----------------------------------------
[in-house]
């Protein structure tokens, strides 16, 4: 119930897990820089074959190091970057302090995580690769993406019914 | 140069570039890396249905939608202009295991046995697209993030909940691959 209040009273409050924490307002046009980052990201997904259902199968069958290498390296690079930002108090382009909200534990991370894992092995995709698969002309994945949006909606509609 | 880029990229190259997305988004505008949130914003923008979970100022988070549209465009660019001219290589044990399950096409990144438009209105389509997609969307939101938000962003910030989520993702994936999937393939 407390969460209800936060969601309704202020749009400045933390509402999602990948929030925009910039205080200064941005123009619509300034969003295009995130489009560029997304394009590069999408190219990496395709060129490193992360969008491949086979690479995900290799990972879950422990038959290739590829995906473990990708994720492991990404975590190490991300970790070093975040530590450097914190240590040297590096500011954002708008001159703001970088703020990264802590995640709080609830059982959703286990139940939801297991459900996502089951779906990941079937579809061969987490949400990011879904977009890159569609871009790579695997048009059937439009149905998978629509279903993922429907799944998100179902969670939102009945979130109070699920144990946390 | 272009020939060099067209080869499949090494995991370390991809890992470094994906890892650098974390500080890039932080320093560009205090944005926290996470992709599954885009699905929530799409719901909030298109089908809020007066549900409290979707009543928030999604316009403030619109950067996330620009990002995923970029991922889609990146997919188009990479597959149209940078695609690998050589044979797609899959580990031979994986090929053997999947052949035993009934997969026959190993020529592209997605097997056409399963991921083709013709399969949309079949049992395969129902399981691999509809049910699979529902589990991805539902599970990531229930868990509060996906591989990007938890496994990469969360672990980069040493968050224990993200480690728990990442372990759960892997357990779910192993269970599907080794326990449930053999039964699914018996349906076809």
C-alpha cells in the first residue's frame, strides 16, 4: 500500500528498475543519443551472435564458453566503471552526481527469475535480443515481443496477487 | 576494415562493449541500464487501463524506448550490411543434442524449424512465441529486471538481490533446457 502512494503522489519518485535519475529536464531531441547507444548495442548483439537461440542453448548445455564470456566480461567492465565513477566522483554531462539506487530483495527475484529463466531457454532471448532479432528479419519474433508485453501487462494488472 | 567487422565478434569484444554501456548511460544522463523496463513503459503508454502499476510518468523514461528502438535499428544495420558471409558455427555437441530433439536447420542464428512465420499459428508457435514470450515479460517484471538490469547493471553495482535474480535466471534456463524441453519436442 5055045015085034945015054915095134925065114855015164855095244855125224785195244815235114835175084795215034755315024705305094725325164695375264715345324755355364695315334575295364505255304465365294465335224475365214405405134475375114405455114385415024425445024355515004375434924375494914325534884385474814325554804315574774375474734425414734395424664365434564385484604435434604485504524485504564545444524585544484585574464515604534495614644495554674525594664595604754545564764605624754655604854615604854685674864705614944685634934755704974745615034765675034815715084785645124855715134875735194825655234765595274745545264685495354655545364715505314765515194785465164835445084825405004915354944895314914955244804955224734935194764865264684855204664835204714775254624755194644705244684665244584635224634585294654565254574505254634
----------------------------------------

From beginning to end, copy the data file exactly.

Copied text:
[in-house]
């Protein structure tokens, strides 16, 4: 119930897990820089074959190091970057302090995580690769993406019914 | 140069570039890396249905939608202009295991046995697209993030909940691959 209040009273409050924490307002046009980052990201997904259902199968069958290498390296690079930002108090382009909200534990991370894992092995995709698969002309994945949006909606509609 | 880029990229190259997305988004505008949130914003923008979970100022988070549209465009660019001219290589044990399950096409990144438009209105389509997609969307939101938000962003910030989520993702994936999937393939 407390969460209800936060969601309704202020749009400045933390509402999602990948929030925009910039205080200064941005123009619509300034969003295009995130489009560029997304394009590069999408190219990496395709060129490193992360969008491949086979690479995900290799990972879950422990038959290739590829995906473990990708994720492991990404975590190490991300970790070093975040530590450097914190240590040297590096500011954002708008001159703001970088703020990264802590995640709080609830059982959703286990139940939801297991459900996502089951779906990941079937579809061969987490949400990011879904977009890159569609871009790579695997048009059937439009149905998978629509279903993922429907799944998100179902969670939102009945979130109070699920144990946390 | 272009020939060099067209080869499949090494995991370390991809890992470094994906890892650098974390500080890039932080320093560009205090944005926290996470992709599954885009699905929530799409719901909030298109089908809020007066549900409290979707009543928030999604316009403030619109950067996330620009990002995923970029991922889609990146997919188009990479597959149209940078695609690998050589044979797609899959580990031979994986090929053997999947052949035993009934997969026959190993020529592209997605097997056409399963991921083709013709399969949309079949049992395969129902399981691999509809049910699979529902589990991805539902599970990531229930868990509060996906591989990007938890496994990469969360672990980069040493968050224990993200480690728990990442372990759960892997357990779910192993269970599907080794326990449930053999039964699914018996349906076809």
C-alpha cells in the first residue's frame, strides 16, 4: 500500500528498475543519443551472435564458453566503471552526481527469475535480443515481443496477487 | 576494415562493449541500464487501463524506448550490411543434442524449424512465441529486471538481490533446457 502512494503522489519518485535519475529536464531531441547507444548495442548483439537461440542453448548445455564470456566480461567492465565513477566522483554531462539506487530483495527475484529463466531457454532471448532479432528479419519474433508485453501487462494488472 | 567487422565478434569484444554501456548511460544522463523496463513503459503508454502499476510518468523514461528502438535499428544495420558471409558455427555437441530433439536447420542464428512465420499459428508457435514470450515479460517484471538490469547493471553495482535474480535466471534456463524441453519436442 5055045015085034945015054915095134925065114855015164855095244855125224785195244815235114835175084795215034755315024705305094725325164695375264715345324755355364695315334575295364505255304465365294465335224475365214405405134475375114405455114385415024425445024355515004375434924375494914325534884385474814325554804315574774375474734425414734395424664365434564385484604435434604485504524485504564545444524585544484585574464515604534495614644495554674525594664595604754545564764605624754655604854615604854685674864705614944685634934755704974745615034765675034815715084785645124855715134875735194825655234765595274745545264685495354655545364715505314765515194785465164835445084825405004915354944895314914955244804955224734935194764865264684855204664835204714775254624755194644705244684665244584635224634585294654565254574505254634